Duncan appears to be spot on here: "I don't think anybody is seriously blaming Sky,­ just Valverde and a few loyal Movistar supporters, but­ really only out of frustration I guess. Let's face it­ Sky pushed on looking to do some damage in the­ crosswinds, Valverde went down just after by which time­ the race was fully on. If you­ attack after the crash that's one thing but if the­ race is already on it's up to Movistar to get their­ man back up to the front, that's why you have a team."


We're getting some good comments on the yesterday's Valverde episode below from readers. Mark says: "A race is a race. This is pro cycling riding not a Sunday­ ride out." MatSpeed compares the situation to the Contador-Schleck chain-drop stand off: "Chaingate again! I think that they should just get on­ with it regardless, stop worrying about it. The sport­ needs drama, not riders trying to 'neutralise'­ stage like Cancellara did in 2010 - who want's to­ watch that?"


Argos-Shimano have brought the gap down to just under 10 minutes towards the end of the third circuit.


It's the Argos-Shimano team of John Degenkolb who are setting the pace on the front of the peloton. The young German won stage two in a bunch sprint and will fancy his chances today. He'll be up against the likes of Ben Swift (Sky), Elia Viviani (Liquigas), Klaas Lodewych (BMC) and Allan Davis (GreenEdge).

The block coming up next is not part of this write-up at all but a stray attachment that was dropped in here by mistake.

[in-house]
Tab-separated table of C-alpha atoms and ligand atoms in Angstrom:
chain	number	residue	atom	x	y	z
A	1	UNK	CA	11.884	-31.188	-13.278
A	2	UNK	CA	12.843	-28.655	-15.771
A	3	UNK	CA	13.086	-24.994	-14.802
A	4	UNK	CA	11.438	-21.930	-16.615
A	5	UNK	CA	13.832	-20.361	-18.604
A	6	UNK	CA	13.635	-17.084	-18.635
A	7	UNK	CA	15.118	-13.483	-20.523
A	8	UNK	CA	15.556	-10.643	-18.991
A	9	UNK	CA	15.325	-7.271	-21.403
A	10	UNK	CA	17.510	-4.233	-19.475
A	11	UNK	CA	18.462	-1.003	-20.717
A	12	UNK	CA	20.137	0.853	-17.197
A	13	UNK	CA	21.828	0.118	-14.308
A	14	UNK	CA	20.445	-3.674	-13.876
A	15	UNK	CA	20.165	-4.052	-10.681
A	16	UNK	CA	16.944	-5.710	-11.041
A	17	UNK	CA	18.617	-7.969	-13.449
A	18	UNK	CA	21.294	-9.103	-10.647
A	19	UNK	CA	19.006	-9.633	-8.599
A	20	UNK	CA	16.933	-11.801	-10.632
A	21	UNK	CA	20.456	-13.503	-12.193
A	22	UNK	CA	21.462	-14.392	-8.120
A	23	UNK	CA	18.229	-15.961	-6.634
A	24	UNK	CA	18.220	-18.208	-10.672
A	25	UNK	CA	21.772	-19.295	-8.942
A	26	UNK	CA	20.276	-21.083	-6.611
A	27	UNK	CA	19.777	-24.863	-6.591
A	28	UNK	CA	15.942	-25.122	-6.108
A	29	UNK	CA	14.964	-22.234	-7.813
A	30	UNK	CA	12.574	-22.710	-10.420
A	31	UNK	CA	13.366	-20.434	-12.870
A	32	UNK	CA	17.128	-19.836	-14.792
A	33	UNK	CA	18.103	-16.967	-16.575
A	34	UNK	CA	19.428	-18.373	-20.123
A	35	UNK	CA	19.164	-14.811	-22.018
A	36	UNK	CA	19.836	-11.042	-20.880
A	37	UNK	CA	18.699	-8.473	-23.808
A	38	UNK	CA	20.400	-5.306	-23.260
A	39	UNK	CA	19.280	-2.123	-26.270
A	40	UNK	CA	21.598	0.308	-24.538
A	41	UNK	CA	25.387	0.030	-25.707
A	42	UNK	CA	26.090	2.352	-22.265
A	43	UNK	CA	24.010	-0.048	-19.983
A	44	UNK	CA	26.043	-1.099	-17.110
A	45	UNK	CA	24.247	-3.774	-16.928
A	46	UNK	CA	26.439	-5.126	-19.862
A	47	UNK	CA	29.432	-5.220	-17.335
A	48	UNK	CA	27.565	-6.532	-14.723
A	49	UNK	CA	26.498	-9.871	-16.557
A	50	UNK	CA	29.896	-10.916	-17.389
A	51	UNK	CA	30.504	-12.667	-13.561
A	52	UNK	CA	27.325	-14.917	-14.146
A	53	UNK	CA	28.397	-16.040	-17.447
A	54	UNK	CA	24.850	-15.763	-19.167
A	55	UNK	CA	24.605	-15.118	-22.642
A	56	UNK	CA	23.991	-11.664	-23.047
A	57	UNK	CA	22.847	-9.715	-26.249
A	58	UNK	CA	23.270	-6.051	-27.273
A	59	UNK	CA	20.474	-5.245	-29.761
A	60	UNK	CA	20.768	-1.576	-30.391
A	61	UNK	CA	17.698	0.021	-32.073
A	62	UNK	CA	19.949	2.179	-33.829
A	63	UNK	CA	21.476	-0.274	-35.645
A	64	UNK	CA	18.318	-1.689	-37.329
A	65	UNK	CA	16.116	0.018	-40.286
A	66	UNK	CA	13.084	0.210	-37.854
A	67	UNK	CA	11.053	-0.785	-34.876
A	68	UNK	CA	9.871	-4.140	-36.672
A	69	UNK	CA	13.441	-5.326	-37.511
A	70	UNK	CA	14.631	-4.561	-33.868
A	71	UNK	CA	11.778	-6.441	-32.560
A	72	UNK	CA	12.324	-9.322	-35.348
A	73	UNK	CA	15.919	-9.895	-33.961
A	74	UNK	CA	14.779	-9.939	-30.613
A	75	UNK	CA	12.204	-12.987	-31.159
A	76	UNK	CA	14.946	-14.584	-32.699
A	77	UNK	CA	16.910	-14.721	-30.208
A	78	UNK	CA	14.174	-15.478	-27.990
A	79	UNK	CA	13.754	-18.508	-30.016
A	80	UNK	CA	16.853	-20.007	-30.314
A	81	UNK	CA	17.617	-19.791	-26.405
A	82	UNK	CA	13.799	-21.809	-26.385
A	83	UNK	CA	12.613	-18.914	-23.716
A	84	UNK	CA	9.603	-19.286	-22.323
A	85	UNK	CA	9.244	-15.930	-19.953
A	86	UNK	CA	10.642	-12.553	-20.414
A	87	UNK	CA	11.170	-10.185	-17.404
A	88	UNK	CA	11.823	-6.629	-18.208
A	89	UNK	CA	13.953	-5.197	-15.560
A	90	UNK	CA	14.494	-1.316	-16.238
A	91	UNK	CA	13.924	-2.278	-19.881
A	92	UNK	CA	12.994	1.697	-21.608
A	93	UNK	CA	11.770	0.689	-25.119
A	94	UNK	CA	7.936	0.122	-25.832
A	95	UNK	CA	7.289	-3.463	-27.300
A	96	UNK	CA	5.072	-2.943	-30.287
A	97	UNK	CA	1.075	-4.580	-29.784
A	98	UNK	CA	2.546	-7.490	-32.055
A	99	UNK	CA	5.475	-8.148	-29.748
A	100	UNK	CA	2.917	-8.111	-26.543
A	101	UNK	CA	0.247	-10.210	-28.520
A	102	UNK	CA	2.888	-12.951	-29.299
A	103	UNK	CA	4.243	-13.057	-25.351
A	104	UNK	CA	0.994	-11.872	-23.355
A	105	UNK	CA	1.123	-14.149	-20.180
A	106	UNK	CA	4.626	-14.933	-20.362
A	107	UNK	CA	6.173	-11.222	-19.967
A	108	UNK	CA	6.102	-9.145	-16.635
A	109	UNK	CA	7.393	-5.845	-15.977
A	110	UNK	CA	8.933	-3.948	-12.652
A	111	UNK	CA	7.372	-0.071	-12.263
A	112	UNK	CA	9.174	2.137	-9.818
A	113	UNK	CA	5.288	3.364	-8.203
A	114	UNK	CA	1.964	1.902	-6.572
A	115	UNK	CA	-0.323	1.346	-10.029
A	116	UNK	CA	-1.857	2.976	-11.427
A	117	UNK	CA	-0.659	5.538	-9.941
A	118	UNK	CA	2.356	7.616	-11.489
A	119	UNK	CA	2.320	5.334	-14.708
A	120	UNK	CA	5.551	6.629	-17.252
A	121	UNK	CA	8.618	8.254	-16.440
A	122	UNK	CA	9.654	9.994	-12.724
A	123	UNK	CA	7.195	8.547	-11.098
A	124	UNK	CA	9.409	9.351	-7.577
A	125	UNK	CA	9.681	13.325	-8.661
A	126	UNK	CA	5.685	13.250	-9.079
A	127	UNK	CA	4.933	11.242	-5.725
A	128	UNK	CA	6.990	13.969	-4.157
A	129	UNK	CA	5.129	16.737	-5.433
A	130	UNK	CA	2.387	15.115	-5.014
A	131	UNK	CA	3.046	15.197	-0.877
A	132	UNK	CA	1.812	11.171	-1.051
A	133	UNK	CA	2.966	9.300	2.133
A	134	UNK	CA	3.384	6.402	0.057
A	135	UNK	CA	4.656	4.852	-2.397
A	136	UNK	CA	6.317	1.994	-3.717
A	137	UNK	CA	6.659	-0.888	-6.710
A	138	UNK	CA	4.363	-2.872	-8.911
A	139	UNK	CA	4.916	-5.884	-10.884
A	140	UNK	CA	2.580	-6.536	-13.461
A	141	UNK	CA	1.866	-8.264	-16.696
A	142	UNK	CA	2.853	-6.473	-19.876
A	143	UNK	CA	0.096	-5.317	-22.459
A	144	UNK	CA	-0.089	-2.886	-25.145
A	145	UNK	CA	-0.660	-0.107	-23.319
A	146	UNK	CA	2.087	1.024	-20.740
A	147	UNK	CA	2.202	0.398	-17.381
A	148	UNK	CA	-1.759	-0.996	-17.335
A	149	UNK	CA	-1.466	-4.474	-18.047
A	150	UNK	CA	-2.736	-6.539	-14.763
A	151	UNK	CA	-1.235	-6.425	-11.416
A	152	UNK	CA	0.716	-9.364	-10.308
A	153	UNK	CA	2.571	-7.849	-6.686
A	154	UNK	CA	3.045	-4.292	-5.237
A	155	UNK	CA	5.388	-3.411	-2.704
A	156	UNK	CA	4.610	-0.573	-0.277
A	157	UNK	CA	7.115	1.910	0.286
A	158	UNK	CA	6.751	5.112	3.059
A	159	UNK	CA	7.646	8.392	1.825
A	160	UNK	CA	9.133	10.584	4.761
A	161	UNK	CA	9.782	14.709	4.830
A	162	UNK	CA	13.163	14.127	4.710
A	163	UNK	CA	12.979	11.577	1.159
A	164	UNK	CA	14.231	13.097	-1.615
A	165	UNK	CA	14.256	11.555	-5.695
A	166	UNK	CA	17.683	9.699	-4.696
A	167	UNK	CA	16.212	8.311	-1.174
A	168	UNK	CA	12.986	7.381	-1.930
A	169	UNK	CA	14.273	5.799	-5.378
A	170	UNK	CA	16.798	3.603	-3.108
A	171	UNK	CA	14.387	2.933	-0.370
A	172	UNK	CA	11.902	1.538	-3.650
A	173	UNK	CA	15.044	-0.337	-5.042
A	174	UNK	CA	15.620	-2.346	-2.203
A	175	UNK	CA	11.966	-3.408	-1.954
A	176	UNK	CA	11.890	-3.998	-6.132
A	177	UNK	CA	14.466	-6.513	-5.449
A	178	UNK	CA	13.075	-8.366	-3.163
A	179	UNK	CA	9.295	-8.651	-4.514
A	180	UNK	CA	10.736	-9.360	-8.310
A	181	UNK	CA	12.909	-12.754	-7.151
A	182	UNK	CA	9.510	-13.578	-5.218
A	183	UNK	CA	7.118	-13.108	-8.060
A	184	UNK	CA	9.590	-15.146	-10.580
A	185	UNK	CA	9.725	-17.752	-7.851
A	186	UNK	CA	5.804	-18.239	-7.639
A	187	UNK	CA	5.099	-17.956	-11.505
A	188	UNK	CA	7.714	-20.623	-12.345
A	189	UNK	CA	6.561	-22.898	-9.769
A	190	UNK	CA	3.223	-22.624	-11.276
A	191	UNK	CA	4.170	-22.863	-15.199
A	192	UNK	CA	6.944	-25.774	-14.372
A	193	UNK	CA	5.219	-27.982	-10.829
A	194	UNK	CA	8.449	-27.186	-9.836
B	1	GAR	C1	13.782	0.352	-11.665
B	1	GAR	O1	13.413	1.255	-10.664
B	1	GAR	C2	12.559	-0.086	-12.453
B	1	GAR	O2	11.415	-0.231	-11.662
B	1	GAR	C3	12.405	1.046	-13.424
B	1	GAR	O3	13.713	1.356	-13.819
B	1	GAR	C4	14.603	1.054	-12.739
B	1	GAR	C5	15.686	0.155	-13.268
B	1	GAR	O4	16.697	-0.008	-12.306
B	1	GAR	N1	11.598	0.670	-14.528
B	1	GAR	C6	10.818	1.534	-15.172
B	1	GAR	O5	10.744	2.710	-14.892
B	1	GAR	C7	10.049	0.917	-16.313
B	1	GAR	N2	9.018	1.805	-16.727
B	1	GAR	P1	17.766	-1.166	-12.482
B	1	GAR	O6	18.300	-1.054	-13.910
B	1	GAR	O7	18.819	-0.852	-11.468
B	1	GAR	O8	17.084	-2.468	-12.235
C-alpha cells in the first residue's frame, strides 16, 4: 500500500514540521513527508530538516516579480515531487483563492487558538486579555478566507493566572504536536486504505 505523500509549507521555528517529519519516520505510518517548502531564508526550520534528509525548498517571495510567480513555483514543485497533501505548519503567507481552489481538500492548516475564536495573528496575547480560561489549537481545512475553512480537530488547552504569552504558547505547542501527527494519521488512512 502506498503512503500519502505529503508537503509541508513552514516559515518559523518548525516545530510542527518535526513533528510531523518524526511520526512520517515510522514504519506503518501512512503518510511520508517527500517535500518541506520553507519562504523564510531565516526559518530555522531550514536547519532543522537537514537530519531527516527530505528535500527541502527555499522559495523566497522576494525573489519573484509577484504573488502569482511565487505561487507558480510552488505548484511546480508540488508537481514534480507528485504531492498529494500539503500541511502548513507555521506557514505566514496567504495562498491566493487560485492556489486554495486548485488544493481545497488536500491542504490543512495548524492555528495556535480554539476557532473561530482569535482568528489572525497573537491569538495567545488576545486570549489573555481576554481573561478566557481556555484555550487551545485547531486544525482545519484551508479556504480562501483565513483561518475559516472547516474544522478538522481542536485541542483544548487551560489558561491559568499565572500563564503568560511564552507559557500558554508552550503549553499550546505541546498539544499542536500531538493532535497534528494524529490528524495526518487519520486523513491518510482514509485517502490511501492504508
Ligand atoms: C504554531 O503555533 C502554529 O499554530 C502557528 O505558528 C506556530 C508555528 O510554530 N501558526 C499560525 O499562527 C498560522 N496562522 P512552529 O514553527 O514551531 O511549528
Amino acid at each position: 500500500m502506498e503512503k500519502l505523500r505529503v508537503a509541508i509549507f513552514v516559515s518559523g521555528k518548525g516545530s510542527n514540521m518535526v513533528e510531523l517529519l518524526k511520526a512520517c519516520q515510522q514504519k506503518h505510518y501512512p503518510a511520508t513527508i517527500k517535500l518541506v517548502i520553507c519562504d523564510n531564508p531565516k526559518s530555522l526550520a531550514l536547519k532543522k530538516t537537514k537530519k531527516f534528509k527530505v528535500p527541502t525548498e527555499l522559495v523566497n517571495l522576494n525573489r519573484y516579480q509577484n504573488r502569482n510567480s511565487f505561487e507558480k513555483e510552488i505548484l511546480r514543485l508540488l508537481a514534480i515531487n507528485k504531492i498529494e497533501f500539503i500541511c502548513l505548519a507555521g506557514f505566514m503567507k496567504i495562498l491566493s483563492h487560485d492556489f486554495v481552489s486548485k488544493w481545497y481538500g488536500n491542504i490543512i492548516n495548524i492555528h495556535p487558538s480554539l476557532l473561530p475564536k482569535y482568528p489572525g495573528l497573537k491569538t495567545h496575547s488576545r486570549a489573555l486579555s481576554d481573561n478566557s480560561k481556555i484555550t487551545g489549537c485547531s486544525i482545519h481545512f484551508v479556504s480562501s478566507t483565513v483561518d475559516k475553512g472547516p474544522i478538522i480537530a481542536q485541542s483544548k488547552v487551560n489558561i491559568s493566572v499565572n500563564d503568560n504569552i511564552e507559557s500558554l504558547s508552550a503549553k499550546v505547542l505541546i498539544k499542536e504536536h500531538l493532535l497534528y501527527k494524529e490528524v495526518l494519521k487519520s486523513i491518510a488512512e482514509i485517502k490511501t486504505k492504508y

The average speed for the first hour of today's stage was very low: just 30.7 km/h - which may explain how Chacon has been able to carve out a lead of 11:55 over the pack.


Euskaltel's Juan Jose Oroz has dropped back to see the medical car. Meanwhile, his compatriot Javier Chacon (Andalucia) is now riding with a gap of 10:48 over the peloton.


Simon Clarke did not only take the stage win yesterday - he moved to the top of the green and polka dot jersey standings. He leads Alejandro Valverde by two points in the green jersey classification and Pim Ligthart by five points in the king of the mountains competition. Luckily for the Dutch Vacansoleil-DCM rider, Clarke has chosen to wear the green jersey today, granting Lithgart at least another day in the blue polka dots.


The Valverde incident was a tricky one to call. Sky did not cause the crash and it did certainly happen after they had already forced the first echelon on the flat, windy run into the final climb. It was also Katusha and BMC who helped drive the pace following the incident, so the blame cannot be firmly put on Sky's doorstep. While it's laughable to think Sky had no idea the red jersey was involved, they certainly were within their reason to continue riding. This is a race after all.


There was a lot of debate about the legitimacy of yesterday's late attack by Team Sky. Afterwards, Alejandro Valverde went to the Sky bus to get an explanation as to why the team threw down the hammer following his crash 30km from the finish. The explanation: we had already attacked when you went down, and we didn't even know until much later that you were involved. What are your thoughts on the whole episode? Have your say below...